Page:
In Establishing a Landlord's Duty of Care the impact of three cases on the law of negligence and occupiers' liability was examined. The cases established that a duty of care is owed by the landlord to take reasonable steps to prevent reasonably foreseeable injuries to his/her tenants, members of the tenant's family and third parties. However, several recent cases, including Woods v Multi-Sport Holdings Pty Ltd discussed below, have examined the particular issue of what steps an occupier should be required to take to guard against obvious risks.


Michael Woods suffered serious injury to his right eye when a ball deflected off his bat during his second-ever game of indoor cricket. Woods brought an action in negligence against the owner/operator, Multi-Sport Holdings Pty Ltd, alleging that it had breached its duty to players by failing to provide protective helmets and failing to warn of the specific risk of eye injury. The existence of a duty of care was not in dispute in the High Court; the trial judge had established that the owner/operator had a duty under the Occupiers' Liability Act 1985 (WA) and also a wider duty to "take reasonable steps to avoid the risk of injury to players arising from the dangers involved in playing indoor cricket". The central issue before the High Court was to determine the content of the duty and, specifically, what steps the respondent ought reasonably to have taken.


A majority of the High Court (three to two) upheld the decision of the District Court of Western Australia (with which the Court of Appeal had agreed) that the operator of the indoor cricket facility had not breached its duty of care in failing to provide helmets or warn of the dangers of indoor cricket.

The majority (Chief Justice Gleeson and Justices Hayne and Callinan) relied on the fact that helmets had never been accepted as part of the protective equipment for indoor cricket, as some aspects of the game made them unsuitable and, in some circumstances, dangerous. Neither the trial judge, the Full Court nor the High Court found that the practice of playing indoor cricket without a helmet involved an unreasonable disregard for safety on anybody's part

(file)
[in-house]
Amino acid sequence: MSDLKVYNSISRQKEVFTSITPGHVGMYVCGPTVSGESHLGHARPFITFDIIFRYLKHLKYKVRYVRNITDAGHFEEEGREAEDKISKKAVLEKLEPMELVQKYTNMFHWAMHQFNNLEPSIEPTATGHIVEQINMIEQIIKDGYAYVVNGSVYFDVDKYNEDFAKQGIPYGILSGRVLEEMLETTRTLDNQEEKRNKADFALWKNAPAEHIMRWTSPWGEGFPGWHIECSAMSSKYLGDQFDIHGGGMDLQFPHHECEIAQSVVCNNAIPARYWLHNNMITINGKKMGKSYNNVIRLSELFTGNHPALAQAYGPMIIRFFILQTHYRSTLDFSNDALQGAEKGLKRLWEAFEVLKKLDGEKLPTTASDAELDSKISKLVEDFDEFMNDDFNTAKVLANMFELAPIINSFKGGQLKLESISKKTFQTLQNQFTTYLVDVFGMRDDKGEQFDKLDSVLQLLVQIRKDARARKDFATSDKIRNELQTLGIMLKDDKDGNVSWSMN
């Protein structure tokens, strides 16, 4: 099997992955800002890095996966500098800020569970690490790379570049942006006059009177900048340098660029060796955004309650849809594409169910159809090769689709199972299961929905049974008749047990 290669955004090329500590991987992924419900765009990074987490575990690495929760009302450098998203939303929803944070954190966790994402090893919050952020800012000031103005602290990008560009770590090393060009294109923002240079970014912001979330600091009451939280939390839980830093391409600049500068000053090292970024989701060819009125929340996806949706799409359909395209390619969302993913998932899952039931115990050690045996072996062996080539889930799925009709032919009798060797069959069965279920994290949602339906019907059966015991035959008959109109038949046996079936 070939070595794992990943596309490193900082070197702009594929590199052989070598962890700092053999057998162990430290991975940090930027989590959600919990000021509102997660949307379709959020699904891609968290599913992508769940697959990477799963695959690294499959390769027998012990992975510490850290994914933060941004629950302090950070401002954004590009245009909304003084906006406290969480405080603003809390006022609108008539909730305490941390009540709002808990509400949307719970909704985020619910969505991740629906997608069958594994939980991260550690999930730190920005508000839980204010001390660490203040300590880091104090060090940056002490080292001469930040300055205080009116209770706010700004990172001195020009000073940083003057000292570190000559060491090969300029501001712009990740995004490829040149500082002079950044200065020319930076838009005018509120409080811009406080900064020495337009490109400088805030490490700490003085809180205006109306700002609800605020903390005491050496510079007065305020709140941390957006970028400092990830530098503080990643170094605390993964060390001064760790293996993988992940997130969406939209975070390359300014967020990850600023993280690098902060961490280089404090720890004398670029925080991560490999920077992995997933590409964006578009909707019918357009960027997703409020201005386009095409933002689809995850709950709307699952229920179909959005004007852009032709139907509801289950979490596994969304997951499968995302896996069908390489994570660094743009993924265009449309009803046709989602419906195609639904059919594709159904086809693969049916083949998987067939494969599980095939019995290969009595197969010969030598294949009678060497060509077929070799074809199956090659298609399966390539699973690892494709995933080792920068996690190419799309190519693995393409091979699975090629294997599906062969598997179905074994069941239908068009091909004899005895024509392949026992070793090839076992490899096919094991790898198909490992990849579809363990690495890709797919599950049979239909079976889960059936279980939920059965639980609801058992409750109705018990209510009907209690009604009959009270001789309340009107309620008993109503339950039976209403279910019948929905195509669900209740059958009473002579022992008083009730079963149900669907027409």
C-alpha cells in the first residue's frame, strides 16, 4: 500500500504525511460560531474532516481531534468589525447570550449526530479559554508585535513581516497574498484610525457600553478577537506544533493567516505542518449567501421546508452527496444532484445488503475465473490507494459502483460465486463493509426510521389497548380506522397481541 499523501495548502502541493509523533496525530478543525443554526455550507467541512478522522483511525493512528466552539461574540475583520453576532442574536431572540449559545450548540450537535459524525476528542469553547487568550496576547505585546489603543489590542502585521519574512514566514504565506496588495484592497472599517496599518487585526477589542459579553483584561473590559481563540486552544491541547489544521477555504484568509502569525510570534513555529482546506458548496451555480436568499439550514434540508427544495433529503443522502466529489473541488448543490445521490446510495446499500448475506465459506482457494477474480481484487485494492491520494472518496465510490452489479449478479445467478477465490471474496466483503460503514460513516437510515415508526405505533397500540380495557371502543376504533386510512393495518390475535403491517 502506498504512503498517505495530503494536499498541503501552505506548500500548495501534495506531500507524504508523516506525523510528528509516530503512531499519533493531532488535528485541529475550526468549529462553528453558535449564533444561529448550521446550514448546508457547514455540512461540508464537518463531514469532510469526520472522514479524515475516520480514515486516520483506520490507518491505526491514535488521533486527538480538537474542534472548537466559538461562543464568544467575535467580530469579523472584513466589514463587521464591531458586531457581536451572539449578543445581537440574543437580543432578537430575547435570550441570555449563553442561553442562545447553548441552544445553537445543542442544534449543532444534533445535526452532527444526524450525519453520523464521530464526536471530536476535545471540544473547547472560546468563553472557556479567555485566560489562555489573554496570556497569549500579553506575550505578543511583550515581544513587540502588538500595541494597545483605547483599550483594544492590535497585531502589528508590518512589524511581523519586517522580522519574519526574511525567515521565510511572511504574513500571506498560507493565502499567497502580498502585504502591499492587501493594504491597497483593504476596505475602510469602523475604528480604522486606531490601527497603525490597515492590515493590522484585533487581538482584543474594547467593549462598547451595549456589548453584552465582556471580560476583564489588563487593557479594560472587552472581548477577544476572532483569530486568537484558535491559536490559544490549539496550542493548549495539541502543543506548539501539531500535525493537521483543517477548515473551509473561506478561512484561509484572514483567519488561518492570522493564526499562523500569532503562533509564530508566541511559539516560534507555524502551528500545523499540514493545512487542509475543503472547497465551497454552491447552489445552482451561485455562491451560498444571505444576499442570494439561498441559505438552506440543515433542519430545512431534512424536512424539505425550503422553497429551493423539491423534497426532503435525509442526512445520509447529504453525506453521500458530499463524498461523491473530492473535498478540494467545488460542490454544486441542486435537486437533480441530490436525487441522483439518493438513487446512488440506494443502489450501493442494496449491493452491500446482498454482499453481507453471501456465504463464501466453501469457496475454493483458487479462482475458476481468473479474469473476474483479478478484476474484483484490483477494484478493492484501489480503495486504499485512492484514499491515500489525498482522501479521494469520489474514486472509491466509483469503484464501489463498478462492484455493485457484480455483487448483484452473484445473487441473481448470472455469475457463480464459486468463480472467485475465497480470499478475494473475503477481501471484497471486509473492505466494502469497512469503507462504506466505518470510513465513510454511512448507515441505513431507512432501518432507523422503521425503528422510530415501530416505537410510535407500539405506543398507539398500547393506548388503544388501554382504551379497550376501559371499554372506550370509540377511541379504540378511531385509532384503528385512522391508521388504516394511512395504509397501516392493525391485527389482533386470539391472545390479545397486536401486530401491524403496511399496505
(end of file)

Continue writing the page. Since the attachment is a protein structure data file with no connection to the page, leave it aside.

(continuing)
In relation to the failure to erect signs warning of the dangers of indoor cricket, Gleeson stated: "What reasonableness requires by way of warning from an occupier to an entrant is a question of fact, not law, and depends on all circumstances, of which the obviousness of a risk may be only one." He concluded that the trial judge had not erred in deeming that the risk was so obvious that it would be unreasonable to hold that that the occupier must warn the entrant.

he minority (Justices McHugh and Kirby) separately relied on information regarding the high risk of eye injuries to indoor cricketers and the success in reducing such rates in other sports (eg, ice hockey and lacrosse) by introducing helmets. They also relied on expert evidence that rejected the contention that the wearing of helmets was liable to cause injuries to other players.

Kirby rejected the notion that the occupier was relieved of the duty to warn because of the obvious nature of the danger. He asserted that:

"warnings are sometimes required by those in control of situations to alert those who are inattentive, distracted or unlikely in the circumstances to consider the risk, although objectively, and with hindsight, it is 'obvious'."

Kirby deemed that the risks were such that a commercial risk taker, acting reasonably, owed it to its customers to bring them to their notice.


The Wood Case should be read in the context of what many commentators are calling a crisis in the Australian insurance industry, due in part to the collapse of a major insurer, the events of September 11 2001 and soaring pay-outs in negligence cases. There have been many calls for reforms to the law of negligence in order to reduce public liability insurance premiums, which have risen by about 30% since September 11 2001. Indeed, the Report to the Insurance Issues Working Group of Heads of Treasuries recommended the creation of an expert panel to review the law of negligence.

The approach taken in recent cases suggests that the long-term trend of expanding liability and damages in negligence cases has been decisively stopped and reversed. It has been suggested that community expectations demand that owners and occupiers are entitled to assume that most entrants will take reasonable care for their own safety. There is likely to be an introduction of measures (eg, strengthening waiver clauses) in a further move towards making people engaged in obviously dangerous activities take more responsibility for their actions.

For further information on this topic please contact Katerina Petrogiannakis or Toby Mittelman at Arnold Bloch Leibler by telephone (+61 3 9229 9779) or by fax (+61 3 9229 9889) or by email ([email protected] or [email protected]).